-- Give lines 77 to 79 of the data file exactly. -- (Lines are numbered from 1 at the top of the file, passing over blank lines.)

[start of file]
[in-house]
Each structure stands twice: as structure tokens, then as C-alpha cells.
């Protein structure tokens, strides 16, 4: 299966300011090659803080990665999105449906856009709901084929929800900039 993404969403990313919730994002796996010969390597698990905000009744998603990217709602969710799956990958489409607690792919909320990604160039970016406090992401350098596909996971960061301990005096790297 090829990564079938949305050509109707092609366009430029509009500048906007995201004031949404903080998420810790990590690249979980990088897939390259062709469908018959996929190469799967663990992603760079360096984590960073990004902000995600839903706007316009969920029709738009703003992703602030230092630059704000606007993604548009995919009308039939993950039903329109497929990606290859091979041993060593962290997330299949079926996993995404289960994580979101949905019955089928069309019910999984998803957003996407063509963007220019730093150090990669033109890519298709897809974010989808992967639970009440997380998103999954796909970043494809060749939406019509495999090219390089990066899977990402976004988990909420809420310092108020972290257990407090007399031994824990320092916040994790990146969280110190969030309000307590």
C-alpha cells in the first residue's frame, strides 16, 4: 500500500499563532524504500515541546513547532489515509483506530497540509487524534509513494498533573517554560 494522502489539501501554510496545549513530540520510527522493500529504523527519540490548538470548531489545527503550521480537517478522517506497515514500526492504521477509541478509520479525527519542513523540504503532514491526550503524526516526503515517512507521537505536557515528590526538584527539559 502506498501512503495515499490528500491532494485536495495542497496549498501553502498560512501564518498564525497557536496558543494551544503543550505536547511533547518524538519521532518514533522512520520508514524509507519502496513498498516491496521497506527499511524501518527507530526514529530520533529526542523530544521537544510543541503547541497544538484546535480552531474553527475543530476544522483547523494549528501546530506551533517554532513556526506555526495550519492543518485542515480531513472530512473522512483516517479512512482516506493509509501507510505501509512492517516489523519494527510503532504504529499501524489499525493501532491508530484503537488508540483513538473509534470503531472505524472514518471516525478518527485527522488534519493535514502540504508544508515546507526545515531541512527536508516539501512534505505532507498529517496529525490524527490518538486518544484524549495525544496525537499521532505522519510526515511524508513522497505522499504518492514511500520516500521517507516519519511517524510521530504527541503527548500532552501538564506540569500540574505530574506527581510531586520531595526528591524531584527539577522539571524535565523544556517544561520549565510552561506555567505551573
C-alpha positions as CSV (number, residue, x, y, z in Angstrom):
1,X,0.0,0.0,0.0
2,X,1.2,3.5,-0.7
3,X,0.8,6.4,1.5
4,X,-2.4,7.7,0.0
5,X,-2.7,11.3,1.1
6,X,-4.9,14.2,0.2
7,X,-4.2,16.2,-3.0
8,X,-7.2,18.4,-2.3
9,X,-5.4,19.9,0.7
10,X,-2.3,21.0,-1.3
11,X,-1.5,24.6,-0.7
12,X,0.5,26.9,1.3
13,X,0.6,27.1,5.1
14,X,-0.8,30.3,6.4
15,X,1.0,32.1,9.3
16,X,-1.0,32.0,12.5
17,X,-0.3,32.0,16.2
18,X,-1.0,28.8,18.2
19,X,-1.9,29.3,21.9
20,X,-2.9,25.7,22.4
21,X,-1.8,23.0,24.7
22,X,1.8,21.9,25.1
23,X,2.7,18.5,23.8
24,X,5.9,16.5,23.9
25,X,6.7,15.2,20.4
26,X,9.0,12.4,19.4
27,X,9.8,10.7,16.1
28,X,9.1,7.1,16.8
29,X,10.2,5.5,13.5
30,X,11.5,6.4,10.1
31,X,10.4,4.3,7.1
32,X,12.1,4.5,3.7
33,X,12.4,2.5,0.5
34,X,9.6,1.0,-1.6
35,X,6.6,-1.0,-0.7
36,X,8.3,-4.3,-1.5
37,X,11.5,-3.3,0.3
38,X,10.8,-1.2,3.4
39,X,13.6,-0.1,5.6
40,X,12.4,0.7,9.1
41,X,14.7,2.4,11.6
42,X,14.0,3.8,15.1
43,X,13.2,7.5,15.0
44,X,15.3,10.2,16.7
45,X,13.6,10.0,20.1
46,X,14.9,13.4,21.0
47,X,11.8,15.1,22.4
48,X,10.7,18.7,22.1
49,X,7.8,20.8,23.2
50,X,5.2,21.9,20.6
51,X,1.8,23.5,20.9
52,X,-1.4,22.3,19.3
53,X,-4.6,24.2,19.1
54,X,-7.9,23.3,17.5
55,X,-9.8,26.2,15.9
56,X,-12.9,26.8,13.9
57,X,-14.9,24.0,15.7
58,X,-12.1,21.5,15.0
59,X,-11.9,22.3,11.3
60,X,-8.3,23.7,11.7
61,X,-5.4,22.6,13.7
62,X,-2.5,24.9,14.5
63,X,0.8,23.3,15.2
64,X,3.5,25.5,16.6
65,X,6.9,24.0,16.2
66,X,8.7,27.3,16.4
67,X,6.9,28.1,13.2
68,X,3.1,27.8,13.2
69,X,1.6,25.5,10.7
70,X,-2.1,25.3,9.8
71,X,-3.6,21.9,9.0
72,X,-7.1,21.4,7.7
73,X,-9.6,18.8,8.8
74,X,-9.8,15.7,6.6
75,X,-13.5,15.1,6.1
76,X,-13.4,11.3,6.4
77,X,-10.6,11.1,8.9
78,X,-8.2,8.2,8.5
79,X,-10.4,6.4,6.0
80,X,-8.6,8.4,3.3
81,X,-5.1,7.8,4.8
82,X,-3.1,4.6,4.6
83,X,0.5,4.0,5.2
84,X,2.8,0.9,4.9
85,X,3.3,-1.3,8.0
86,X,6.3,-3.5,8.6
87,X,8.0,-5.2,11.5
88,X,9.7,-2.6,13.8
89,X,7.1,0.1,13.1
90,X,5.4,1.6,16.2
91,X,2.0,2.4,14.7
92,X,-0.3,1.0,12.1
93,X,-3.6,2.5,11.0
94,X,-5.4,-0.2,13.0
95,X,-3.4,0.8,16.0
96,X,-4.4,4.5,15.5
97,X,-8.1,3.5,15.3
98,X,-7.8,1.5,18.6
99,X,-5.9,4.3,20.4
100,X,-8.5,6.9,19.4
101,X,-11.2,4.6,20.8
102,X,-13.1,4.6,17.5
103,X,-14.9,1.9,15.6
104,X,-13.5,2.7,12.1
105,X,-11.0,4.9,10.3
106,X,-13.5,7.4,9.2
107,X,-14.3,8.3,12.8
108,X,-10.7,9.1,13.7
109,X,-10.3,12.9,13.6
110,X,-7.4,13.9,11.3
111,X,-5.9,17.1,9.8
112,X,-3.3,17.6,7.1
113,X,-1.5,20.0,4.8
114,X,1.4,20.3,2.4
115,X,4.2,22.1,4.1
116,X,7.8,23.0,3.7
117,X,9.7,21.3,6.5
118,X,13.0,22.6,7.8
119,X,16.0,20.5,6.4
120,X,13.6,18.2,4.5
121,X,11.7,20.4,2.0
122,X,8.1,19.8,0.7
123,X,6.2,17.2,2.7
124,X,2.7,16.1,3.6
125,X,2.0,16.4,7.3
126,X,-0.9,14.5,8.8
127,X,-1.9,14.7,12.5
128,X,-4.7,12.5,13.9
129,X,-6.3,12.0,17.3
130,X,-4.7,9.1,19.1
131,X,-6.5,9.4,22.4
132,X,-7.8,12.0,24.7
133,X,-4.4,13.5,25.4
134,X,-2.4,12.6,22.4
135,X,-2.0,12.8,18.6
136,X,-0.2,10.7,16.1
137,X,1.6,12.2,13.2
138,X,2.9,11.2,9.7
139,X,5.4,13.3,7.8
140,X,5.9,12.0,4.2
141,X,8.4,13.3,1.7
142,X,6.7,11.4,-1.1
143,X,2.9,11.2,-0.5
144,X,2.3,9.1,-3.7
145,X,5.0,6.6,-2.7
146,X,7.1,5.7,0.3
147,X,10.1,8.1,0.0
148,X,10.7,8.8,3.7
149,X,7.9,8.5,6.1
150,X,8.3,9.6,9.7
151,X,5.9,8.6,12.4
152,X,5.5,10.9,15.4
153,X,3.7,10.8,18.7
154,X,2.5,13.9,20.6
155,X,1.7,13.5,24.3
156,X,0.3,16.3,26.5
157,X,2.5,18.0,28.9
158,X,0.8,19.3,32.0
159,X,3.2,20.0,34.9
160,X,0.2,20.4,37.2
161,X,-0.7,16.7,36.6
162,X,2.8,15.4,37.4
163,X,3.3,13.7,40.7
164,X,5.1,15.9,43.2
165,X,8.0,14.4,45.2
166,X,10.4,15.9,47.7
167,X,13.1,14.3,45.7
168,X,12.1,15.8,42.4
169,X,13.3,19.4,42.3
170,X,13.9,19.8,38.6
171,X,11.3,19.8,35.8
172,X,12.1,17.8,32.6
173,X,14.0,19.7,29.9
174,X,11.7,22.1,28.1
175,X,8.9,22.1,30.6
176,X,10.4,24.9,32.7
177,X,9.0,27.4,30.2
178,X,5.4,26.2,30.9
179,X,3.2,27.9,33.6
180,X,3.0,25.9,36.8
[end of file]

72,X,-7.1,21.4,7.7
73,X,-9.6,18.8,8.8
74,X,-9.8,15.7,6.6